Coming forward in history, my next experience with the AOS was when they tried to raid the house next door in Kapiti.  Had just got home after a week of working away and it was just past midnight when I was awakened from a deep sleep to the sound of a loud speaker announcing it was the AOS and everyone come out of the house.  By the time I got up and my wits about me I realised they were next door.  Cop turns up at my door pointing a sidearm at me and I tell him the house next door is empty and has been so for weeks.  Nonetheless they sit outside for the next two and a half hours yelling through their loud hailer for the occupants to come out and keeping the entire neighbourhood awake and frightened.  Some time around three in the morning they decide to break the door down and find that indeed the hosue is empty.  Pack up their gear and disapear like nothing has ever happened and then try and tell the public and media that it was a planned training exercise!

 

The problem I have with the current discussion is that we only know what the media have chosen to tell us and the days of journalisim with integrity are long gone from this country.

 

 

 

 

 

 

What would you prefer the police to go in guns blazing straight away, or go in unarmed straight away and risk being killed? Waiting and ensuring the place is secure for entry is prudent and if the safety of all concerned means that once in a blue moon someone has a few hours sleep interrupted then so be it.





Mike
Retired IT Manager. 
The views stated in my posts are my personal views and not that of any other organisation.

 

 Mac user, Windows curser, Chrome OS desired.

 

The great divide is the lies from both sides.

 

 


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Ultimate Geek
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  Reply # 1616211 23-Aug-2016 10:38
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PolicyGuy:

 

I support the use of body cameras by Police, I believe it will protect officers from unsubstantiated allegations of misbehaviour but also protect the public from officers who do misbehave.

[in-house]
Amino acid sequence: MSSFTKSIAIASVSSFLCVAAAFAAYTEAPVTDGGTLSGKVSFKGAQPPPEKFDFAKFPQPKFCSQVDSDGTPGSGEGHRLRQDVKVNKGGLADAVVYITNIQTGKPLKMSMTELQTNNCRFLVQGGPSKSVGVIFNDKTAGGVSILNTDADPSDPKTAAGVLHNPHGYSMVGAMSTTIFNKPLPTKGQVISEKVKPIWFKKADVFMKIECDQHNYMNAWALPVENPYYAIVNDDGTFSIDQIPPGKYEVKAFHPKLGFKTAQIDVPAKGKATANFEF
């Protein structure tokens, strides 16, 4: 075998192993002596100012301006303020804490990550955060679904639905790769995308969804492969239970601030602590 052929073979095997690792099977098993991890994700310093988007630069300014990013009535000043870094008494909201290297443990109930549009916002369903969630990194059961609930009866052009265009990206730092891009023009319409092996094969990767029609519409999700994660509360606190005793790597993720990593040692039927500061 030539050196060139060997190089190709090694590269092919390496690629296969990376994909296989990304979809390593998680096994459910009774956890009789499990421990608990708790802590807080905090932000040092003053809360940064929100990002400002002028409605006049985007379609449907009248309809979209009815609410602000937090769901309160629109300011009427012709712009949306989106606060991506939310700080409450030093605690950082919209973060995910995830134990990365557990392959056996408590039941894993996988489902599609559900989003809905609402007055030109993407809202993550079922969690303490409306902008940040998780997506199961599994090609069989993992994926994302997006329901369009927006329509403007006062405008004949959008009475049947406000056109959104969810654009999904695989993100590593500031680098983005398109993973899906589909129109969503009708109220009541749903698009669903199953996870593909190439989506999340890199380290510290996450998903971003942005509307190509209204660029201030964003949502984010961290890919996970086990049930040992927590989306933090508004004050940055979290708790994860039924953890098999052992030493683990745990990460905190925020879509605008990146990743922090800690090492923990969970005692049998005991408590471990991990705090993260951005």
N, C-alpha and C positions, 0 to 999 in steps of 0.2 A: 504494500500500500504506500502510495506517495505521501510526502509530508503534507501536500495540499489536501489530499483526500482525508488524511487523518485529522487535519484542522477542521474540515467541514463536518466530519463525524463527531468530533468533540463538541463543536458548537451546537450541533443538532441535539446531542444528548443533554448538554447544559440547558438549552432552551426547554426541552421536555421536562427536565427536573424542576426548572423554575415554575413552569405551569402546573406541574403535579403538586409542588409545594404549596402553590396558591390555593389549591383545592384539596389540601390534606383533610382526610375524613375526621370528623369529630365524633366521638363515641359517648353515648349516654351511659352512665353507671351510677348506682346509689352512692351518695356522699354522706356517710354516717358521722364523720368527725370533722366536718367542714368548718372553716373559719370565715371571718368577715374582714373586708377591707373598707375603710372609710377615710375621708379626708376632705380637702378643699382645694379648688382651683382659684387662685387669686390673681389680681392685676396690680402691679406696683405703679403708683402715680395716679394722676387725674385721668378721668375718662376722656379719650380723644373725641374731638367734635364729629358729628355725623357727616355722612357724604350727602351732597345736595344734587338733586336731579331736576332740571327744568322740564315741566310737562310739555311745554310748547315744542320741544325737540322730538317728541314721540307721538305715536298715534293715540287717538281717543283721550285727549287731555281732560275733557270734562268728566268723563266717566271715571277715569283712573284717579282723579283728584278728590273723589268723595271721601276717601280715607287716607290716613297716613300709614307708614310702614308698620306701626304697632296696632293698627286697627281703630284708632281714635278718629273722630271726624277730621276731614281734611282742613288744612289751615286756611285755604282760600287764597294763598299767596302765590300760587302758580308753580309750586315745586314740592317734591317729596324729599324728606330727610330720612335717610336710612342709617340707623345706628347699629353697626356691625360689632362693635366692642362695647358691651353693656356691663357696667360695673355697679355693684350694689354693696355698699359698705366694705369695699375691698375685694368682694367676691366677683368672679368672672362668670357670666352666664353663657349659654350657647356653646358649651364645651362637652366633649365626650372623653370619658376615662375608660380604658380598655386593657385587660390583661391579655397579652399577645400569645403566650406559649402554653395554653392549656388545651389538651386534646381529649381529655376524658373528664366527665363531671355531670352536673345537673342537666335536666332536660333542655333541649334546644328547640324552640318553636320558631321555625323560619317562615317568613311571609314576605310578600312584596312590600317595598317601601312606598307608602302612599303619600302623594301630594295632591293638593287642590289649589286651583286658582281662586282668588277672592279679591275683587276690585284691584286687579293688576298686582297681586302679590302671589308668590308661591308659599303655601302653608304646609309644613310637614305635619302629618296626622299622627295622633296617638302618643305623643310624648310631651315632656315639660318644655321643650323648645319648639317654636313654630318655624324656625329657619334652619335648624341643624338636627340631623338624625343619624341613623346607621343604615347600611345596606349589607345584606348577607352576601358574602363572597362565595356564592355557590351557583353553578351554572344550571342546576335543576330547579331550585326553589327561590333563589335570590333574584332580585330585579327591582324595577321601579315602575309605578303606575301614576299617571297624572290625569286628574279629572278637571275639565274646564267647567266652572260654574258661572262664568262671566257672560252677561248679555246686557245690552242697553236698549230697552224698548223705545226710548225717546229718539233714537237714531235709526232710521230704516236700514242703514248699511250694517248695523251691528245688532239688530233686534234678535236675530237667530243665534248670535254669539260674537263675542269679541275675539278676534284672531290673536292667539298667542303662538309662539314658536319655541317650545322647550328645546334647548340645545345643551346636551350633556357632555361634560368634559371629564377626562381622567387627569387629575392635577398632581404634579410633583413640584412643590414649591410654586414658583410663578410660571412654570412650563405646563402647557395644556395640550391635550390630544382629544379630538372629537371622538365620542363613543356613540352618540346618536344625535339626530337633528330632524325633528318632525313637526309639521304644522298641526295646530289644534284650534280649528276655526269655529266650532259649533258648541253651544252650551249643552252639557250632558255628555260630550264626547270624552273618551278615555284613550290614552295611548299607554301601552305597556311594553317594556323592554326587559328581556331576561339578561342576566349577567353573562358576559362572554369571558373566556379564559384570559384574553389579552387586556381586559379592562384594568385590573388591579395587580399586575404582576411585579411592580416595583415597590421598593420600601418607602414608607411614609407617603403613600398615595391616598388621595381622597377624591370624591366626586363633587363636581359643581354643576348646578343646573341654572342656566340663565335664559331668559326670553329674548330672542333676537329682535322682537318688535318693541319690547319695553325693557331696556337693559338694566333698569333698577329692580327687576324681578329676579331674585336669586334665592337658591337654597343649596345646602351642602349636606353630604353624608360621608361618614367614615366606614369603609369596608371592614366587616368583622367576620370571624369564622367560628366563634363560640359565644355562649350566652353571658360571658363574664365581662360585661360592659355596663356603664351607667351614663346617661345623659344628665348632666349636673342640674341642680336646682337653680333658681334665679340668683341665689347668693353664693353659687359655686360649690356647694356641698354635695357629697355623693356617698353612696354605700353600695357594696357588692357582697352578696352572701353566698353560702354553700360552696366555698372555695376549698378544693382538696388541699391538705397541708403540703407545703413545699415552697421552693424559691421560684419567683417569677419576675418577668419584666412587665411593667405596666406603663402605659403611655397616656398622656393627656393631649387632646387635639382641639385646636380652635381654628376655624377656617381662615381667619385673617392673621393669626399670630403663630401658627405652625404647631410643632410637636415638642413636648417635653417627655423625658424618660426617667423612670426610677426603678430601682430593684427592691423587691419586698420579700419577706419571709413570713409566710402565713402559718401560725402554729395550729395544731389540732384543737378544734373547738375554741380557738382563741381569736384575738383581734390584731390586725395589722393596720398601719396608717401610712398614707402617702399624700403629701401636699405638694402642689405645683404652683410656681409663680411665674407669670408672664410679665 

As other have said, buying and operating the cameras will be relatively inexpensive, but managing the enormous volumes of data - all of it potentially evidential and therefore requiring a 100% tamperproof custody trail - would be very expensive. 
Working on about 6000 'front-line' police implies about 1200 or so on duty at any time, let's say each camera would generate 100GB per day of footage (mostly of the dashboard of a Police car, very dull) that's 120TB per day, 43Exabytes per annum of Write-Once Read Hardly Ever data. And of course we need a dual-redundant geographically distributed storage solution - I wouldn't mind the sales commission on contract for that!

 

 

 

On the other hand, I remember reading an article about the adoption of body cameras by an English County Police Force, and that it (somewhat unexpectedly) resulted in the number of defended hearings for minor offences dropping to one-third of the previous level. Apparently, once the arrested person and their lawyer looked at the video coverage, the offender rather often put their hands up and pleaded guilty, no more court time wasted with "he said / she said" testimony.
So potentially a big saving in Vote Justice, and a big extra spending in Vote Police.

 

 

 

 

 

[fix speling musteaks]

 

 

 

 

The cameras generate 2.4GB per hour (H.265). While sitting in a police car (or at a donut shop) the cameras would not be set to record so wouldn't be recording all day. The footage can be marked as evidential or non-evidential in the system and have different retention settings assigned accordingly.

 

I'm not privy to any discussions NZ Police have had around deploying the system but I know the delays involved in deploying the system for another organisation with were more to do with ensuring the usage policies were generated that adhered to any applicable privacy laws etc. Several prisons have the system in place and from what I understand they didn't have to worry so much about the issues around recording in public places etc (for obvious reasons).

 

I seem to remember a report a while back that gave very good initial feedback of the system in place at prisons and the main positive was the deterrent factor that the cameras provided to help reduce inmate attacks on guards.




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  Reply # 1616232 23-Aug-2016 11:02
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SpookyAwol:

 

dafman:

 

All the facts?

 

There are no facts!

 

Just they said, she said, he said.

 

That is why police should be fitted with cameras.

 



Correct, there are no facts it is under investigation.
We are all passing judgement on a one sided media account. The facts will come out as a result of a full and thorough investigation

 

 

There are no facts that can come out from an investigation. There are only the testimonies of the police and witnesses at the scene. Testimonies by their very nature are fallible, therefore, can never be fact.

 

ie. The police testimonies may be wrong, either deliberately or unintentionally. And the witness testimonies may be wrong, either deliberately or unintentionally.

 

And because you cannot ascertain facts from testimonies alone, that's why we need cameras on armed police!